Contributed by Anonymous Monk on Apr 20, 2000 at 20:26 UTC
Q&A  > object-oriented programming

Answer: How do I make a constructor?
contributed by merlyn

The use of

  $class = ref($class) || $class;
is unneeded 90% of the time, and insufficient for 90% of the rest of the time.

If you want a clone method, use a clone or copy method on an instance. If you want another object of the same class as the first object, use

  my $two = ref($one)->new(@parms);
Which reduces our canonical simple constructor to:
  sub new {
    my $class = shift;
    my $self = { @_ };
    bless $self, $class;
Nice and simple.
Answer: How do I make a constructor?
contributed by chromatic

Simply create a subroutine that initializes something, blesses a reference to it into the appropriate class, and returns the blessed reference. There is no enforced naming scheme (as there is in C++ or Java, for example), but many Perl hackers use new:

sub new { my $class = shift; # allow for inheritance $class = ref($class) || $class; # allow indirect or # direct calling my $self = {}; # create an anonymous # array to hold member data bless($self, $class); # allow for inheritance return $self; # return new object }
That's the canonical constructor. It takes the name of the class into which to bless the object (provided automatically), discerns the proper name (whether it is called through an instance of that class or indirect means), creates an anonymous hash for member data, uses the dual-argument form of bless to be sure that the object is created as a type of the desired (not just the current) class, and provides it to the caller in a nicely wrapped package.

You will probably want to be in your own package before you declare this constructor, though.

Answer: How do I make a constructor?
contributed by jamesduncan

I tend to use:

sub new { my $class = shift; my $self = {}; if (bless( $self, $class)->init( @_ )) { return $self; } else { # throw some sort of error } } sub init { 1; }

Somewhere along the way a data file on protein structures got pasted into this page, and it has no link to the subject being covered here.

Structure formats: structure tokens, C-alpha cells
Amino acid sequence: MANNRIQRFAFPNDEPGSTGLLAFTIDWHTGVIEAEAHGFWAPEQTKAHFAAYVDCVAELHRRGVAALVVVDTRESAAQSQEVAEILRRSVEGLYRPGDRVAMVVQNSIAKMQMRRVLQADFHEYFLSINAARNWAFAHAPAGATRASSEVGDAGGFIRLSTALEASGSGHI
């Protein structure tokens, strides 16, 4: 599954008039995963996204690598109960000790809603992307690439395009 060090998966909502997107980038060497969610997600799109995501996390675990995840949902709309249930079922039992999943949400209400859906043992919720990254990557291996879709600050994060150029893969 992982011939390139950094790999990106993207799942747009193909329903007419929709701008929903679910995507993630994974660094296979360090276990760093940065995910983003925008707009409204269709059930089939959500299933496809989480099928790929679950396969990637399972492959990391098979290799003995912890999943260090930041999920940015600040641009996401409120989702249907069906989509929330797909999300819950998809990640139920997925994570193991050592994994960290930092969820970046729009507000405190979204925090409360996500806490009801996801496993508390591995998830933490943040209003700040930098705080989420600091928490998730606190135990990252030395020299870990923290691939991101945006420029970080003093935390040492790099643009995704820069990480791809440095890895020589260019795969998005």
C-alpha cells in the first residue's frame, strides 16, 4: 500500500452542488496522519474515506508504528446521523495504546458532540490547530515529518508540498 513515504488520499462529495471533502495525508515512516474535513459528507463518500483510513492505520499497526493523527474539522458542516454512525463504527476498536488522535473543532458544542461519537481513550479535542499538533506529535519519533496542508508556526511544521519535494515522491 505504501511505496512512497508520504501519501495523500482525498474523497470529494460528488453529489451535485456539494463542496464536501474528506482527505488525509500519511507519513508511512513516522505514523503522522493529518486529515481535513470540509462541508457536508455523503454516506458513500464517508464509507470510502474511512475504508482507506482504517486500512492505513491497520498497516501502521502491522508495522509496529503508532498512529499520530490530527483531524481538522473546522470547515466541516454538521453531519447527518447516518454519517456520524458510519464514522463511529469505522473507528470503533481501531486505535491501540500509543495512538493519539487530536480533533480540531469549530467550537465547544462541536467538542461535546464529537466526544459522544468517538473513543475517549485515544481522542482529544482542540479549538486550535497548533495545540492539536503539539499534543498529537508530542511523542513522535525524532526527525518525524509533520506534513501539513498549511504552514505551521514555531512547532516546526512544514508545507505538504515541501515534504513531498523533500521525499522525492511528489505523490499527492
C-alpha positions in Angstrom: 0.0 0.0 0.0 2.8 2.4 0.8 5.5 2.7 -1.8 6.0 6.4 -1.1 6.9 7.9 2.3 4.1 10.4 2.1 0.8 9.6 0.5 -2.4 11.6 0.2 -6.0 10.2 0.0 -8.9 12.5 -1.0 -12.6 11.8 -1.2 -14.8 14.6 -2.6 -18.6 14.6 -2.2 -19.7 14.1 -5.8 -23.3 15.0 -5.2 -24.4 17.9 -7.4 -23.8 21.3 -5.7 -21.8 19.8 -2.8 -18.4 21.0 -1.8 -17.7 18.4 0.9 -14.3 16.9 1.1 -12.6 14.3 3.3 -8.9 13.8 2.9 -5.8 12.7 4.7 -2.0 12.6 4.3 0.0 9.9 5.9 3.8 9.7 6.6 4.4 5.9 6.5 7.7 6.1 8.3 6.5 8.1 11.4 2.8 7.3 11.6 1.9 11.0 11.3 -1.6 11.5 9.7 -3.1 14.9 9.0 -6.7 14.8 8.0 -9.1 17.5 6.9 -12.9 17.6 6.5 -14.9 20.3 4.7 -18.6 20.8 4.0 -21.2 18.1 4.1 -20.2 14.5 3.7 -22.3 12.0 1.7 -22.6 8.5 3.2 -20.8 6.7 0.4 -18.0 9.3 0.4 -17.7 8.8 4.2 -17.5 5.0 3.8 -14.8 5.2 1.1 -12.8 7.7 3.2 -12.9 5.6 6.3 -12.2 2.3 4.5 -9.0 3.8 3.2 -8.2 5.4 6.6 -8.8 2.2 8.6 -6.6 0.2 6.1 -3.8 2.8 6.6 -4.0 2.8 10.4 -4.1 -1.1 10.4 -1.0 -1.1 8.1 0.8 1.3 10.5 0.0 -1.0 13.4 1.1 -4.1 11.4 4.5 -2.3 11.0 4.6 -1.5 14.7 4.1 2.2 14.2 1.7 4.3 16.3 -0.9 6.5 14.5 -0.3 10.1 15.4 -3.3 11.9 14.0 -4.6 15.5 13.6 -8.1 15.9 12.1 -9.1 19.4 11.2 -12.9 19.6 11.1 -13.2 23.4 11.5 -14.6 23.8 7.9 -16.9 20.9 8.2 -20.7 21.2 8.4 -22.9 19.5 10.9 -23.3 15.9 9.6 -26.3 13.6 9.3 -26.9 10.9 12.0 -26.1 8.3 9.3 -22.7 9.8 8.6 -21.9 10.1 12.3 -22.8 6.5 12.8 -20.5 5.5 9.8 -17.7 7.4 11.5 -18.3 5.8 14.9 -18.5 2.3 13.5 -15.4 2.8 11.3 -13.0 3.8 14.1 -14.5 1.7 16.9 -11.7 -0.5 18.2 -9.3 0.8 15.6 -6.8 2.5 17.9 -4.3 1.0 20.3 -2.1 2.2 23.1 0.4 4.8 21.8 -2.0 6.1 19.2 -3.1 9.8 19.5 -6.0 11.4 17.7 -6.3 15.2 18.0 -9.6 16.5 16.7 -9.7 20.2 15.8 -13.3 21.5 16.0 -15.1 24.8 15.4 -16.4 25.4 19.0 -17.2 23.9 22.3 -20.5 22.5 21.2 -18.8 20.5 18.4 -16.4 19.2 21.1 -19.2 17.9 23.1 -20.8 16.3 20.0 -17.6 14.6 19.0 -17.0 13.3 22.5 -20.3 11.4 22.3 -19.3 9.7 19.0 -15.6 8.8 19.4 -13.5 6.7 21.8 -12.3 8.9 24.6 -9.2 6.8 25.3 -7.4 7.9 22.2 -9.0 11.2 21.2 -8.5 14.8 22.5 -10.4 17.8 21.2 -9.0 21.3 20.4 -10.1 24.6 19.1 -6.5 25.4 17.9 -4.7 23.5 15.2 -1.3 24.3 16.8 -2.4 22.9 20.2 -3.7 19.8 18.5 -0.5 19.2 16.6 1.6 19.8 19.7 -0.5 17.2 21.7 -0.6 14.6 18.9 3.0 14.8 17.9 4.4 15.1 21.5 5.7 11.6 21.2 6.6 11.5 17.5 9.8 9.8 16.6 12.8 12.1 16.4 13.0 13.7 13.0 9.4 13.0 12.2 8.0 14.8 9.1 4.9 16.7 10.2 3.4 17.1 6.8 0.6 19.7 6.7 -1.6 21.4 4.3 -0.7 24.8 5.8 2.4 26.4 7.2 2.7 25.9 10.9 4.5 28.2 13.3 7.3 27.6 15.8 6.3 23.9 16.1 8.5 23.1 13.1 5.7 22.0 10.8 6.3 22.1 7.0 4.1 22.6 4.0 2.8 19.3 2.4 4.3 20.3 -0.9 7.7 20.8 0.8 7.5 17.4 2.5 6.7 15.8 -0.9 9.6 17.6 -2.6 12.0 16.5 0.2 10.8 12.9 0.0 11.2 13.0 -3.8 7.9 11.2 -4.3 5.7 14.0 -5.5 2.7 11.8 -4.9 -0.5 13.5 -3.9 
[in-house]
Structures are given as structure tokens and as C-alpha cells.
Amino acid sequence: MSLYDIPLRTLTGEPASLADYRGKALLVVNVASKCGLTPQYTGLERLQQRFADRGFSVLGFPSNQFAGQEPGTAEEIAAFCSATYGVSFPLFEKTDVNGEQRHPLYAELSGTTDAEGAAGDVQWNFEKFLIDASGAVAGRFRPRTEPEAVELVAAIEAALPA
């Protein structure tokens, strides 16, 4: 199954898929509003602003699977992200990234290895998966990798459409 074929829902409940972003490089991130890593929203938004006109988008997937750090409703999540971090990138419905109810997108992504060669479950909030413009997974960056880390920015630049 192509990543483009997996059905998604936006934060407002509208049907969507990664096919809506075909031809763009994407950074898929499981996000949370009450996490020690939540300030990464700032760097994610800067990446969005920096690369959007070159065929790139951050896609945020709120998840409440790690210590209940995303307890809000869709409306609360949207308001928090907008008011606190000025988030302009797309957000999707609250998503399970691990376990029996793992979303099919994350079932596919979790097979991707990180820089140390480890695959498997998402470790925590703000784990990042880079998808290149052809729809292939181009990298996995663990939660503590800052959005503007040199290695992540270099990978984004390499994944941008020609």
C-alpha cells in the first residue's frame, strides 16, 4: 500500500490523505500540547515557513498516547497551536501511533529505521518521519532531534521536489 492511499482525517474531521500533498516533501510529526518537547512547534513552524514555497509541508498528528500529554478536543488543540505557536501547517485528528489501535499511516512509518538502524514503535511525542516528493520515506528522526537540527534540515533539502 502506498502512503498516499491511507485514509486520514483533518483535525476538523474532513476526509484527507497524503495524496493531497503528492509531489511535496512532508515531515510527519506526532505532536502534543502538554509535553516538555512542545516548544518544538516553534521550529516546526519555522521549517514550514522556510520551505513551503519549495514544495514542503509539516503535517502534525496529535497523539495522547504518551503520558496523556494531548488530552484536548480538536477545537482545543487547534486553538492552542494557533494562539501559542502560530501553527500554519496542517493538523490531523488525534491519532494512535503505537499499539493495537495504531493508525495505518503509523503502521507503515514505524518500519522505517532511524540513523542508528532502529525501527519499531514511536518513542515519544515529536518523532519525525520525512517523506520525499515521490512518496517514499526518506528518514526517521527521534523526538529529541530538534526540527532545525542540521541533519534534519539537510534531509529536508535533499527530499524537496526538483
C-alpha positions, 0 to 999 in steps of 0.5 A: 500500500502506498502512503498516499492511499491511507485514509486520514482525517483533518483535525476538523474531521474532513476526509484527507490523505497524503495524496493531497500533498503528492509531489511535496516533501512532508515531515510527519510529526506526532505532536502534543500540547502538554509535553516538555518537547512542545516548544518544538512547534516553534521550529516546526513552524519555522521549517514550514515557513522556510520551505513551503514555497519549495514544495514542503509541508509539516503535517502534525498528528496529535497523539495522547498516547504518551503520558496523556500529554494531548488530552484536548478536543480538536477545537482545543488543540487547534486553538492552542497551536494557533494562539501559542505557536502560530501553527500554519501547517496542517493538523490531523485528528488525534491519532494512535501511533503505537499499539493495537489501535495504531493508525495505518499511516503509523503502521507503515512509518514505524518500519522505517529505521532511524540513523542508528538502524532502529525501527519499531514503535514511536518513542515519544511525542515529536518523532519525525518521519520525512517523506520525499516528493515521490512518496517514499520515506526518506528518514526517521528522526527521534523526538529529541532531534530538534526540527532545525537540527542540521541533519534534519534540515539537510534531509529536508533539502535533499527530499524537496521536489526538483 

That way all subclasses can initialize themselves in a standard way with something along the lines of:
sub init { my $self = shift; if ($self->SUPER::init( @_ )) { ## do some sort of initialization ## or return false return 1; } else { return 0; } }
and I'll know if something goes wrong...
Answer: How do I make a constructor?
contributed by jdhedden

I'm a pragmatist, and see nothing wrong with supporting $obj->new(). In fact, perlobj even mentions it. If your class takes args that are in addition to what the parent class uses in ->new(), then you need a bit more code.

# Create a new object sub new { my $thing = shift; my $class = ref($thing) || $thing; my $self = {}; bless($self, $class) if (! $self->_init($thing, @_)) { # Failed to initialize # Throw some sort of error, or return; # Returns 'undef' } return ($self); } # Initialize a new object sub _init { my $self = shift; my $thing = shift; # Separate '@_' into args for parent class and args for this sub +class my @parent_args = ...; my @my_args = ...; # Perform parent class initialization if (! $self->SUPER::_init($thing, @parent_args)) { # Parent class initialization failed return (0); } # Perform subclass initialization # Making use of '@my_args', if any if (ref($thing)) { # $thing->new( ... ) was called # Make use of '@my_args', if any # And make use of object's data, if applicable } else { # CLASS->new( ... ) was called # Make use of '@my_args', if any } return (1); }
Note that $thing is passed to _init() in addition to the args (cf. jamesduncan's code above). When the user calls $obj->new(), this allows the initialization method to make use of data contained in the calling object, if that is applicable to your code.
Answer: How do I make a constructor?
contributed by SoftTerrier

Don't call your contructors explicitly throughout the code. Use Class Factory instead.

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